Kate and Craig

Kate and Craig have been best friends and partners for the past 30 years. They met in Boise, Idaho at University in a British literature class, but had been admiring each other from a distance for a year before that. Their first date lasted two weeks and ended when they decided to move in with each other. Over the past 30 years, they’ve been in the Peace Corps, lived in 7 different countries, had two children, and have collaborated on many writing projects together.


Photo Series

Kate and Craig’s photo series is dedicated to the warm and welcoming energy they have fostered in their relationship. One thing they are known for in their friend group is hosting large gatherings with an abundance of good food, loud music, and interesting people. Between midweek dinners and holiday feasts, their shared meals are always extravagant and fun. The photo series makes use of a rough-hewn serving bowl that Kate gifted to Craig in Eritrea. The warmth, elegance, and vibrance of their bond has been distilled into the following photos.


“The very briefest answer is we met at University. In our origin stories that we tell, we both include that we saw and clocked each other before we actually met. I had a great awareness of Craig Redmond in the world and was always hoping to see him. Then we had a class together, and that took some time—it was one of those big stadium classes—before we were actually sitting together. When we were finally sitting by each other, we began writing notes. By then, it was over. It was done.”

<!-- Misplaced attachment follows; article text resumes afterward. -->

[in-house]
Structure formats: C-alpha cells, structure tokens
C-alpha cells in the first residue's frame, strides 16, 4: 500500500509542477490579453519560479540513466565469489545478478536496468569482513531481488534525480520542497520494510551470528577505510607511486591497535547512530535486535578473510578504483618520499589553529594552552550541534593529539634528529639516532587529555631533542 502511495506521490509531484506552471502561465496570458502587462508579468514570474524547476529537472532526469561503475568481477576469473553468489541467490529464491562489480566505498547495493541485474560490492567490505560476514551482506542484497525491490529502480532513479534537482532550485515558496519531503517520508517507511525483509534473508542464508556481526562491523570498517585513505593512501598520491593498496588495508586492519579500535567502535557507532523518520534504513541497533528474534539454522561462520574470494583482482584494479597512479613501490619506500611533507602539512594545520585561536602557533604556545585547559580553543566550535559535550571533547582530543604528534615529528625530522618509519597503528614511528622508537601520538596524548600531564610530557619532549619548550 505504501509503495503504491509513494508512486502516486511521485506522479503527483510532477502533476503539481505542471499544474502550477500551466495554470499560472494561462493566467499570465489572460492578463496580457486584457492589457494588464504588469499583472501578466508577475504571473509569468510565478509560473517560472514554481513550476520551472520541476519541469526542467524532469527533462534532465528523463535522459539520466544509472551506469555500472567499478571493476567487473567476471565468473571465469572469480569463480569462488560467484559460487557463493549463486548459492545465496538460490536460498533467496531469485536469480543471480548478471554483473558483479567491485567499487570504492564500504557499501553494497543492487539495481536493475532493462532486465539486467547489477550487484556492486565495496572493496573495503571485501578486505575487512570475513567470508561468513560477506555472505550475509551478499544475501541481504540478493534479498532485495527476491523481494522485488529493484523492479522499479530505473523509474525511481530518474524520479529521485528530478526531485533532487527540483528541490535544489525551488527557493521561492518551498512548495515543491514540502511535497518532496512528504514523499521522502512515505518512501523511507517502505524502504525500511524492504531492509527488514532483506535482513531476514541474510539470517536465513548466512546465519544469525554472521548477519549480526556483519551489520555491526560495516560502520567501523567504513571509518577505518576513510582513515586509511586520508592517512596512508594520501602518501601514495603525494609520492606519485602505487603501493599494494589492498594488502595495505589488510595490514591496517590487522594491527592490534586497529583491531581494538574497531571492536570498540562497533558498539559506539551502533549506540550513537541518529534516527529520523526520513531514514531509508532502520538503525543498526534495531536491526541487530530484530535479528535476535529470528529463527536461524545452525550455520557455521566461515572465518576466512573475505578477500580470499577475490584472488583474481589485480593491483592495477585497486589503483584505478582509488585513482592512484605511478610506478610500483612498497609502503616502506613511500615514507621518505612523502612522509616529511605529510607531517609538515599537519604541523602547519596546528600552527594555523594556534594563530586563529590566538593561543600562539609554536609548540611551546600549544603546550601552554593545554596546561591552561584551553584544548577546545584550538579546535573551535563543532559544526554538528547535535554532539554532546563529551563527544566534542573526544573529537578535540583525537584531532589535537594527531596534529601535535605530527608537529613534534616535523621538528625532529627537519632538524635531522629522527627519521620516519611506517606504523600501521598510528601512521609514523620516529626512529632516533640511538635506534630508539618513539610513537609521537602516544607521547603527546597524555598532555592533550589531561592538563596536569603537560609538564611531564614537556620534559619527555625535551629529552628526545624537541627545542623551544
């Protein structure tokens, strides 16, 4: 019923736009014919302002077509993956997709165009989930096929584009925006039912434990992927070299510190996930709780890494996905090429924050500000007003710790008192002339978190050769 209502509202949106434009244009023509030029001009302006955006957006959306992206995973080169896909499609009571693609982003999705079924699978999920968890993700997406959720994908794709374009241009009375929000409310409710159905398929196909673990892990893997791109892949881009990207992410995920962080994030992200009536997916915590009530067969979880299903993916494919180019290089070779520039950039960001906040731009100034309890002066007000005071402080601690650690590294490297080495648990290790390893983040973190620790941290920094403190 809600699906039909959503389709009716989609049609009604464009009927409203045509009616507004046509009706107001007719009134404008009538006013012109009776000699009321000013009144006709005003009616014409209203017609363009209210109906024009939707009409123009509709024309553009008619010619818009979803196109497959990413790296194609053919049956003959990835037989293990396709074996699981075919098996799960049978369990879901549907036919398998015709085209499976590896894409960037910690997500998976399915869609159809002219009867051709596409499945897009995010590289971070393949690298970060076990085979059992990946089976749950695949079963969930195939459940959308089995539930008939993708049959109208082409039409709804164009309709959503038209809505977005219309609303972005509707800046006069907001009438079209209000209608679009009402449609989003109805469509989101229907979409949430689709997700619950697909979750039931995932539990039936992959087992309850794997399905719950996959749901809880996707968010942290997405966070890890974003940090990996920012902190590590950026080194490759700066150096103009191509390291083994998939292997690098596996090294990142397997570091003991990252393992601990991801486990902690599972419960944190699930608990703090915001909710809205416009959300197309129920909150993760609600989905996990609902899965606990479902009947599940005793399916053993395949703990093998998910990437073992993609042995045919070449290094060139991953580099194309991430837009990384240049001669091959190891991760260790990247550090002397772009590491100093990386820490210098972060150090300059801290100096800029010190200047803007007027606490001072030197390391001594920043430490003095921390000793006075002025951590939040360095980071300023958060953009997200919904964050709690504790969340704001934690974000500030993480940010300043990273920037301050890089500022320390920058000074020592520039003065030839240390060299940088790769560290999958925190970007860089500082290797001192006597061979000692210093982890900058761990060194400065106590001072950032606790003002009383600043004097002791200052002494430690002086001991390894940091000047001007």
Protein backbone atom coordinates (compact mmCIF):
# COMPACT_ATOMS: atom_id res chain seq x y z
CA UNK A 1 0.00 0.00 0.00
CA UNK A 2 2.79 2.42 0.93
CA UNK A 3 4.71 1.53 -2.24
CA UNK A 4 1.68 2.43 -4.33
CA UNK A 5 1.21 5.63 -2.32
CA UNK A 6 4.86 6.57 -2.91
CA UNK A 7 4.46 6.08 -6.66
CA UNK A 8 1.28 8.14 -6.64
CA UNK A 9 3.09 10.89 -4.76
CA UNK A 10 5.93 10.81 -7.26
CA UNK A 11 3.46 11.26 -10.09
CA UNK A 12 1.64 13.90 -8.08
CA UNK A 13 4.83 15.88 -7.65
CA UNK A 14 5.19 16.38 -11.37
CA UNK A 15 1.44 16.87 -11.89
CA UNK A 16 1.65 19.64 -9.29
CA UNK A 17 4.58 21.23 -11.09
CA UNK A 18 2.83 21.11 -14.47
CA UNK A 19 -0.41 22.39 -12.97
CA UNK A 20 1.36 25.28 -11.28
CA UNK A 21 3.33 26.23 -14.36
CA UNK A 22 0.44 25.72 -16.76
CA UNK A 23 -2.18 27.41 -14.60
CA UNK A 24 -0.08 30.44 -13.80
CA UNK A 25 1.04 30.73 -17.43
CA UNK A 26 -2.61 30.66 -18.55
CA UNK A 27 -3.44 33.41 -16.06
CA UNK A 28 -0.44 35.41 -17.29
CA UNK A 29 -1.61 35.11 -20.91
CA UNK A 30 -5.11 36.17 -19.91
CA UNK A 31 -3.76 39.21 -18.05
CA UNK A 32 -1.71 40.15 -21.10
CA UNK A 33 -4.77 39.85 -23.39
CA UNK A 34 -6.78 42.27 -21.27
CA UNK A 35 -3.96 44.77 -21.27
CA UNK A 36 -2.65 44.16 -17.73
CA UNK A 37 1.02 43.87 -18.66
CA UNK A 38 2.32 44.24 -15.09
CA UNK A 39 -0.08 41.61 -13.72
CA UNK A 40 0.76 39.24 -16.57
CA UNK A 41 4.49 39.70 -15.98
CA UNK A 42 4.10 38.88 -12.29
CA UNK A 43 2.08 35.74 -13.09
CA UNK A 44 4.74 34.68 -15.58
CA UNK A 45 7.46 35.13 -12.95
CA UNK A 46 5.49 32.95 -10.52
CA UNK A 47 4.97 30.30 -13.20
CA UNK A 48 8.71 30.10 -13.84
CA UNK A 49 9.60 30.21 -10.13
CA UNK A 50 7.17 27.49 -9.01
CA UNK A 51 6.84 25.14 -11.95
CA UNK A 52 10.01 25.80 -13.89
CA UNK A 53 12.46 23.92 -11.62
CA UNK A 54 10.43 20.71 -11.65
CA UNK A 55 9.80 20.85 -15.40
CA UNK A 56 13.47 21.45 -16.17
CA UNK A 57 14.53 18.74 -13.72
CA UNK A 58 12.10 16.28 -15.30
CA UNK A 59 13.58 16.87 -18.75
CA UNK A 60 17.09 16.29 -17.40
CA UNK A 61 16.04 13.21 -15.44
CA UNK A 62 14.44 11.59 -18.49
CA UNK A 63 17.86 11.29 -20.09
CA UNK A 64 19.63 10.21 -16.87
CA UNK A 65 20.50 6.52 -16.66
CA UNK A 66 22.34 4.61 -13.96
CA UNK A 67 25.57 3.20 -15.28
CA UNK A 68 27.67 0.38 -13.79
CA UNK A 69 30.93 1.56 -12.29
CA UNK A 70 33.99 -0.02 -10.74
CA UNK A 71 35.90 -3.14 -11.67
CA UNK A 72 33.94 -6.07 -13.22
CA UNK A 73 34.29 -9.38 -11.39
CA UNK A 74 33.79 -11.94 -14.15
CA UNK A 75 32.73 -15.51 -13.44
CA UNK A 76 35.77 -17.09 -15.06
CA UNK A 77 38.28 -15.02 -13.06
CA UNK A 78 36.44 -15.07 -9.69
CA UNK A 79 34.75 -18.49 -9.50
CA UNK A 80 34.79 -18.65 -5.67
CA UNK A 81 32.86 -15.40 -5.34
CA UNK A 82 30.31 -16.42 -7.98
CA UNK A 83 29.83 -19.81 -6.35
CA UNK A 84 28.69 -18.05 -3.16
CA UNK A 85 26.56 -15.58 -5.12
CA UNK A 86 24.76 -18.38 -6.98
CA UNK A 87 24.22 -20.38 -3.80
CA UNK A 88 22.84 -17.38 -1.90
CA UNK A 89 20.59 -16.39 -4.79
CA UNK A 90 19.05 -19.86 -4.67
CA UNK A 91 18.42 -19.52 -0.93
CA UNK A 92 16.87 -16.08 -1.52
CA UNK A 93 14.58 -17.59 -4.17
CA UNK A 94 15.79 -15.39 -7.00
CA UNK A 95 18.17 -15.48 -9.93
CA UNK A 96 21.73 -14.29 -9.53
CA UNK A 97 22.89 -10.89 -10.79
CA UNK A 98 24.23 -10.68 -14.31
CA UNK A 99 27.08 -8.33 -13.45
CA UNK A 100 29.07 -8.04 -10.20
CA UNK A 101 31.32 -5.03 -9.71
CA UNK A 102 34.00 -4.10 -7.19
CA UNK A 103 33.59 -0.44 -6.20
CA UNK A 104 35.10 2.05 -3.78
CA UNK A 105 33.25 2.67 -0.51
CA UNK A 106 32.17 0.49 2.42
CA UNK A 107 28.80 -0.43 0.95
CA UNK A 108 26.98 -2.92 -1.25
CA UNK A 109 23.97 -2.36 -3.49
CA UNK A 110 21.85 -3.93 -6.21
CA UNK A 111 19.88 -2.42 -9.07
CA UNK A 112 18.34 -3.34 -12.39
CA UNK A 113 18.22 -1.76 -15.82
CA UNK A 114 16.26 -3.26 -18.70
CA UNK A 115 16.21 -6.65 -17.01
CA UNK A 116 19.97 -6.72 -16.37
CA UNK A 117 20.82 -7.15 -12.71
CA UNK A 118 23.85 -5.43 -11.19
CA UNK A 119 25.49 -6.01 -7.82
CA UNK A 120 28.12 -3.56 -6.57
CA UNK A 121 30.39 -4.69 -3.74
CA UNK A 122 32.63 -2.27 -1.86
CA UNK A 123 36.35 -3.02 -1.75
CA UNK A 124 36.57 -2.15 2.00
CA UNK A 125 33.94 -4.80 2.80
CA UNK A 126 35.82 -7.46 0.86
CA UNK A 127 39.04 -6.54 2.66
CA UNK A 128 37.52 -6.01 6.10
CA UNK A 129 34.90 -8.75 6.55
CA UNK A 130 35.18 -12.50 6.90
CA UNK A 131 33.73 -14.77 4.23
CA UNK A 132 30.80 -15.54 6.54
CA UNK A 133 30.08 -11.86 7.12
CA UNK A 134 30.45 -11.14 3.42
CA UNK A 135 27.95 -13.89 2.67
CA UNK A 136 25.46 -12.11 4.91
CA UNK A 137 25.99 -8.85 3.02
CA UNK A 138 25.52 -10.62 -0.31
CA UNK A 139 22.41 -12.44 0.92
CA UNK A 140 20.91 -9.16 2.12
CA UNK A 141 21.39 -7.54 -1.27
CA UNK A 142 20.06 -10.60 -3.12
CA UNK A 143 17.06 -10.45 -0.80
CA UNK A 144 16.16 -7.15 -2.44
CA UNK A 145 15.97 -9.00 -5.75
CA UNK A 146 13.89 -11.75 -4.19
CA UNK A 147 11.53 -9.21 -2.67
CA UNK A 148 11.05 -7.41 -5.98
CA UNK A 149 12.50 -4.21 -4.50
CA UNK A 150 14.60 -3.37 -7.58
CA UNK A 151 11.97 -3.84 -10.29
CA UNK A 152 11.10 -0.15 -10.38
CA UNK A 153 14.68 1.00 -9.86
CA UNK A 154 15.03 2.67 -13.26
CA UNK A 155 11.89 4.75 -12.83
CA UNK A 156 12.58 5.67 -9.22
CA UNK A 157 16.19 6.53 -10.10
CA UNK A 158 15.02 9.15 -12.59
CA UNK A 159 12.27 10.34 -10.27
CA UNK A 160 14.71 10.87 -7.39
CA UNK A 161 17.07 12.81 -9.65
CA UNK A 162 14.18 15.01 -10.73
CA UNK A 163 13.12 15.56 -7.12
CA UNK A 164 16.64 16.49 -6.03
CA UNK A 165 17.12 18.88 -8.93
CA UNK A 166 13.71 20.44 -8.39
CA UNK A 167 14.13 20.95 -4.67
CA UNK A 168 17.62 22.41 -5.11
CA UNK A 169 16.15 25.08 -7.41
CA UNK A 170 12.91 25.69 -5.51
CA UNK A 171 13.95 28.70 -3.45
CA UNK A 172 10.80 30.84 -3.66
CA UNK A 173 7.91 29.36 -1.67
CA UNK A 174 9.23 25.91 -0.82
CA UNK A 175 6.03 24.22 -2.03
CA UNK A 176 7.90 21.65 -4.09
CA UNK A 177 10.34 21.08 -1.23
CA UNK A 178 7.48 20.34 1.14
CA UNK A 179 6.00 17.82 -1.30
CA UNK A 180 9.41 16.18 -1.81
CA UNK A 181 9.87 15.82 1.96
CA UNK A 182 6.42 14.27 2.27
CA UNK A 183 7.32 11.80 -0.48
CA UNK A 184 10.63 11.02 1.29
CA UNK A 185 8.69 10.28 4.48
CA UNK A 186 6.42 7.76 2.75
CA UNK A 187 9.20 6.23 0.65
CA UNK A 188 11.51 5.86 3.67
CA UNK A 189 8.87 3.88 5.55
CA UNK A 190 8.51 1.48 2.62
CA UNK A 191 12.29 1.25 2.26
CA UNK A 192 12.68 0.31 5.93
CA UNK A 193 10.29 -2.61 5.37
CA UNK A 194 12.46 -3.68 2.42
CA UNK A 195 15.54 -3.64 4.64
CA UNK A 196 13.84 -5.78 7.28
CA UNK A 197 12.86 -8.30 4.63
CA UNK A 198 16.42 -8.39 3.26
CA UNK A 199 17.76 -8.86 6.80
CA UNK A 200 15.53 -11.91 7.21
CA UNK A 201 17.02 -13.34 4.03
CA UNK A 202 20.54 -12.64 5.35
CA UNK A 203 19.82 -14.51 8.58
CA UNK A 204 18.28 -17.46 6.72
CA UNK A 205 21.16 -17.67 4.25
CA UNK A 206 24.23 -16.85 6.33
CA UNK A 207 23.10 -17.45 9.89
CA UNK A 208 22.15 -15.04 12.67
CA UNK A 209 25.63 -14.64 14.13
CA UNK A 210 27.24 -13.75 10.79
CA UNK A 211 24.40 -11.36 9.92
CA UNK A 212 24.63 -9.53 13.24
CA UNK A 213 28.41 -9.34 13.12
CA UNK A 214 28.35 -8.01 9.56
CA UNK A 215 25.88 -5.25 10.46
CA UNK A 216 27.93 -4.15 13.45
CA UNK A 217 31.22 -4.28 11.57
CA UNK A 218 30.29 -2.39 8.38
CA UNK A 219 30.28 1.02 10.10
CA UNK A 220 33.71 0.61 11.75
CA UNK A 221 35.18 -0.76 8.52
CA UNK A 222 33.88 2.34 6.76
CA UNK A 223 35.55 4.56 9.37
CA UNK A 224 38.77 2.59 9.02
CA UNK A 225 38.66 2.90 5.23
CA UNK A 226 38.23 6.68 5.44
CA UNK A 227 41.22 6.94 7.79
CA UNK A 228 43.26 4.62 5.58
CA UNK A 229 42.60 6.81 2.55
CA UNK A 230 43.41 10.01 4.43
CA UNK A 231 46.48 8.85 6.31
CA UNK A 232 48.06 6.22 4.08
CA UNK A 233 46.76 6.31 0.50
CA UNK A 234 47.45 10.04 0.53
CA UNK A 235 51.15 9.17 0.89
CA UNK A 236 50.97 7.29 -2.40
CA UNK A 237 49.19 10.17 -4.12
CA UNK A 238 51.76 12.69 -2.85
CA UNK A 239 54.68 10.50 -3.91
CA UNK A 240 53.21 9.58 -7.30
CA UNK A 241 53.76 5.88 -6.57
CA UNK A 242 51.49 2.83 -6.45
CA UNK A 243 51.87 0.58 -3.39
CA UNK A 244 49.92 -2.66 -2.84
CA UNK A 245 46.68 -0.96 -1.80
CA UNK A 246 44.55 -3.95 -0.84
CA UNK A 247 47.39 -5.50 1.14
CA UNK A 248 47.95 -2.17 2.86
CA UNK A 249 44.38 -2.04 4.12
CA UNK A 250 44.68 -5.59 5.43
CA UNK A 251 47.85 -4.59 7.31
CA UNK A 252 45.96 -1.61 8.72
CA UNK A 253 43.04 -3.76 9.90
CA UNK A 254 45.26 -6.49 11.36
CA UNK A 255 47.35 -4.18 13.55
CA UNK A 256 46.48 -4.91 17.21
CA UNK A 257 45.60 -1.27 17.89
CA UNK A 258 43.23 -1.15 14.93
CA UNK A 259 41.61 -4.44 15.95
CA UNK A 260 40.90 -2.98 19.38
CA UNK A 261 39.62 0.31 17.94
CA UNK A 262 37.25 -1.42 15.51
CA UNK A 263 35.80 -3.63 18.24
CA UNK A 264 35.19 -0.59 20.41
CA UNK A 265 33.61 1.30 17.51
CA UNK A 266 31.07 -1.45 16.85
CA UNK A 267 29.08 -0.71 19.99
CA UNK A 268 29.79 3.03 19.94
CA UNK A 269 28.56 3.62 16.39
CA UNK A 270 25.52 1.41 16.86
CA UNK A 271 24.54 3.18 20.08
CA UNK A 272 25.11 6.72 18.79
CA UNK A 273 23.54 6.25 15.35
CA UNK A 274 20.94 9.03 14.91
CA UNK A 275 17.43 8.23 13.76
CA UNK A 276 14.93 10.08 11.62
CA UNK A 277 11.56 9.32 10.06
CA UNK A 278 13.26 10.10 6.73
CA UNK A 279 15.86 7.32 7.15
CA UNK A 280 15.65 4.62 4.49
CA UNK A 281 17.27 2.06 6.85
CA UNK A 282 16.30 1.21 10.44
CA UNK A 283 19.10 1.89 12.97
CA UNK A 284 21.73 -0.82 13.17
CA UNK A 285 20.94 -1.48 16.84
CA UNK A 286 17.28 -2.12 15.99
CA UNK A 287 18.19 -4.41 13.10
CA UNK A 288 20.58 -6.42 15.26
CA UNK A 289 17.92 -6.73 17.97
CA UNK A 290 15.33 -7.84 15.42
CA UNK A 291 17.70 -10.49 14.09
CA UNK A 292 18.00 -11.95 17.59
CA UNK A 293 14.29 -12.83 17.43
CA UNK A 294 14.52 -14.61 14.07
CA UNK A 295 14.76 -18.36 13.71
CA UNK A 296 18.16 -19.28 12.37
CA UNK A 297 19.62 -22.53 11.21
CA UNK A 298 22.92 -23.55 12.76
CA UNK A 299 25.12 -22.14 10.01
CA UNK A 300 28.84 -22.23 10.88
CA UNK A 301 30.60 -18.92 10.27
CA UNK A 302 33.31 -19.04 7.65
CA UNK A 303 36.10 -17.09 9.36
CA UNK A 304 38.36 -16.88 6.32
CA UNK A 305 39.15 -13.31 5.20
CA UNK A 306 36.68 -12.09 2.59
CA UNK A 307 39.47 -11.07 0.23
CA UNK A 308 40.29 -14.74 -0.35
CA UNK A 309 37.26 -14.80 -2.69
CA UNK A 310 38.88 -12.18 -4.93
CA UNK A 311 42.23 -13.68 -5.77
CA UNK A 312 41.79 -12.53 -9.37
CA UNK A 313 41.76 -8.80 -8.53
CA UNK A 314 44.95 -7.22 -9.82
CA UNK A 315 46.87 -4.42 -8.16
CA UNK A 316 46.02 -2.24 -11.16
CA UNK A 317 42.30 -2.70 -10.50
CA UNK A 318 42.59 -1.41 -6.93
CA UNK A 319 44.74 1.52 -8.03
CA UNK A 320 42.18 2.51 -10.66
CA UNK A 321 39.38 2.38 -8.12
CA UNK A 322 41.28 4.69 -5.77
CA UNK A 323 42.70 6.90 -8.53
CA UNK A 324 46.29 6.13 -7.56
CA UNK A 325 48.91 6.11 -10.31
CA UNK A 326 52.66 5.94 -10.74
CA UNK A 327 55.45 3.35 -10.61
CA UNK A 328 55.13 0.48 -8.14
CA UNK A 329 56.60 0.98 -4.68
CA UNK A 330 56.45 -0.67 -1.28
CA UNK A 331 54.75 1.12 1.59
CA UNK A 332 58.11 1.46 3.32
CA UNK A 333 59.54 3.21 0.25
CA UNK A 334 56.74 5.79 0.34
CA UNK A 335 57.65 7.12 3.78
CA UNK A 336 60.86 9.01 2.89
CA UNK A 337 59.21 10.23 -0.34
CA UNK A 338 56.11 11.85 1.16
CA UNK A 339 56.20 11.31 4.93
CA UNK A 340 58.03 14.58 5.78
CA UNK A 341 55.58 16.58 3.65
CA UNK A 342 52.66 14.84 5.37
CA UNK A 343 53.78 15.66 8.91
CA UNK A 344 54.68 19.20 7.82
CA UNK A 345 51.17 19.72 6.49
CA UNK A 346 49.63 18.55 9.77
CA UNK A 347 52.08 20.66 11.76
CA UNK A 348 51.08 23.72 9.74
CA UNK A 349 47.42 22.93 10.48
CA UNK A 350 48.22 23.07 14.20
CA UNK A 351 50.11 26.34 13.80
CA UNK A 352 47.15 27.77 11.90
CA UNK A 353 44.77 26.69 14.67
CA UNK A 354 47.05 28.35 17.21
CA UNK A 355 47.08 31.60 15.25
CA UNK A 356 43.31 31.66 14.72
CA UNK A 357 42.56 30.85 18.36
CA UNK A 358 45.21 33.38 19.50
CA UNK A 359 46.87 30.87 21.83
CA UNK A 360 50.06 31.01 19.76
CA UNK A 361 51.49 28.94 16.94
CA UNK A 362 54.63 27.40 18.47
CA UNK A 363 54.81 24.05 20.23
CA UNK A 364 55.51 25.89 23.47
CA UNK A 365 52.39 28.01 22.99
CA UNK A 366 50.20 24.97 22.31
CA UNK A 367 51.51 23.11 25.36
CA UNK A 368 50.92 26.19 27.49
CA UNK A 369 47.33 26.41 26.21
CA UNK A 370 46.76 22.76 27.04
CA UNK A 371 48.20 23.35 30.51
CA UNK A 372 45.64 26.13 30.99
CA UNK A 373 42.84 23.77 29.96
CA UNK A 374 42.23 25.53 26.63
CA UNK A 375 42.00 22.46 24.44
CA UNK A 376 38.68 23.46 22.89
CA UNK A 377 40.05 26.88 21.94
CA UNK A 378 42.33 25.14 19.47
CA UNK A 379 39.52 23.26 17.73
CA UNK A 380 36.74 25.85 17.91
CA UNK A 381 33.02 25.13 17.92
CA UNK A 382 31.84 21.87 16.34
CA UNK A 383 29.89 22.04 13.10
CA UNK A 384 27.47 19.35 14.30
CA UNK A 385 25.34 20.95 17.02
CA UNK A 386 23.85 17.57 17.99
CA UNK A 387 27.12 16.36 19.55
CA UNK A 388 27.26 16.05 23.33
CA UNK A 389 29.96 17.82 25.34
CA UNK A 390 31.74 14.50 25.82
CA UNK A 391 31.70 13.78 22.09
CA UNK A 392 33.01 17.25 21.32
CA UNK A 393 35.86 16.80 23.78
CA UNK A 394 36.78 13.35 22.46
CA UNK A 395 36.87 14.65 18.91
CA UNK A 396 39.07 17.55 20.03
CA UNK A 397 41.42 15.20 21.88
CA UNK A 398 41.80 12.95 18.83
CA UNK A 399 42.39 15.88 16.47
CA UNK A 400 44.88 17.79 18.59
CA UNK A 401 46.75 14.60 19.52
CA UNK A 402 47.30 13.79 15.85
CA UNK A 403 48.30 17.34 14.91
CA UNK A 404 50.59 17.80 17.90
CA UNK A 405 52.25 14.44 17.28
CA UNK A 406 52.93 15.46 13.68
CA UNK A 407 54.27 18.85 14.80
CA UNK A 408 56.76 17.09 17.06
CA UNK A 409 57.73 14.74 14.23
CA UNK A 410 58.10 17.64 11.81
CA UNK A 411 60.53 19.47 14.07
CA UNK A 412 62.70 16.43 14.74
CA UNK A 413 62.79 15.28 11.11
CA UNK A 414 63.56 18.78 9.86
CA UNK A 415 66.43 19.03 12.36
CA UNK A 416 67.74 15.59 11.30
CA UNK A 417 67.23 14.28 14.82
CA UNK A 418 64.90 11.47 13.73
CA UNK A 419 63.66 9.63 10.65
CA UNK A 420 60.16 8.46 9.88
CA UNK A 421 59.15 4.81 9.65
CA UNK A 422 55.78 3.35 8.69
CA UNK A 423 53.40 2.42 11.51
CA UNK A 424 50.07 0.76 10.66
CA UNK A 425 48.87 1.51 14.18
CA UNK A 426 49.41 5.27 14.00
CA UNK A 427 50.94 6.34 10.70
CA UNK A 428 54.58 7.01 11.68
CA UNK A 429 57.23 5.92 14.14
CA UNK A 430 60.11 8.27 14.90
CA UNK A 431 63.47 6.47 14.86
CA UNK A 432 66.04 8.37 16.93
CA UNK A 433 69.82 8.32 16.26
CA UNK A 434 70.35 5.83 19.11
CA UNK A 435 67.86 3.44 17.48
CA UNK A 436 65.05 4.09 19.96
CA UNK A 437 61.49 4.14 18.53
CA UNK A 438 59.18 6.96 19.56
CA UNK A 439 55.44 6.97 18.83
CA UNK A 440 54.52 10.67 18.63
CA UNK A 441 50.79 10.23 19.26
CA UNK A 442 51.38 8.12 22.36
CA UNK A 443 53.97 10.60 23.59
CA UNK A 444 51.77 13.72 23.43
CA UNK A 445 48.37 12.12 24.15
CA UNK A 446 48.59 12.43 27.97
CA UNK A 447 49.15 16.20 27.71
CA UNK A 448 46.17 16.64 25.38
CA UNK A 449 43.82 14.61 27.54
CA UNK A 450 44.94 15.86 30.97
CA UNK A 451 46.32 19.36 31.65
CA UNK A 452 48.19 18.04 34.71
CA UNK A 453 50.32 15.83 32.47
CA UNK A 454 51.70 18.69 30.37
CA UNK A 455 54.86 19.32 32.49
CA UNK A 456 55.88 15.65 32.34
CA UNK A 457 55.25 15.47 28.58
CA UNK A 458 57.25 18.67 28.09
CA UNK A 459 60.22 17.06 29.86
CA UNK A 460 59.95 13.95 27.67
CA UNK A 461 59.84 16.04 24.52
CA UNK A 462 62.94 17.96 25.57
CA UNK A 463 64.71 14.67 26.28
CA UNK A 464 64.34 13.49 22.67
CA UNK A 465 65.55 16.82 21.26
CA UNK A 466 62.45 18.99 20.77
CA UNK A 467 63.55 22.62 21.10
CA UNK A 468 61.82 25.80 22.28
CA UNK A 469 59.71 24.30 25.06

“When that class was over, we went away for Christmas break, and I thought about her all the time. When we came back, we had an Irish literature class together, but we didn’t know it. We ran into each other's arms, and then she asked me on a date. She said, “come over to my house for dinner”.
Our first date lasted for about two weeks.”CRAIG REDMOND, JANUARY 2020

“In some ways, we raised each other because we came into adulthood with this intensely attached commitment to one another and to a way of living. We remade ourselves as a couple into the people we wanted to be. We wanted to be people that lived out in the world and spoke languages. Not visited it, but lived in. Not tourists, particularly, but residents.”

“There’s a part of the ex-pat world, as we experienced it, where the people that you come to love and spend time with, become your family. They feel like the important people that love your children and are with you through hardships and great celebrations. So you gather, often, in large groups, with your people. It did feel like a value, to be people who have a welcoming home and people who gather with others, let’s have that.”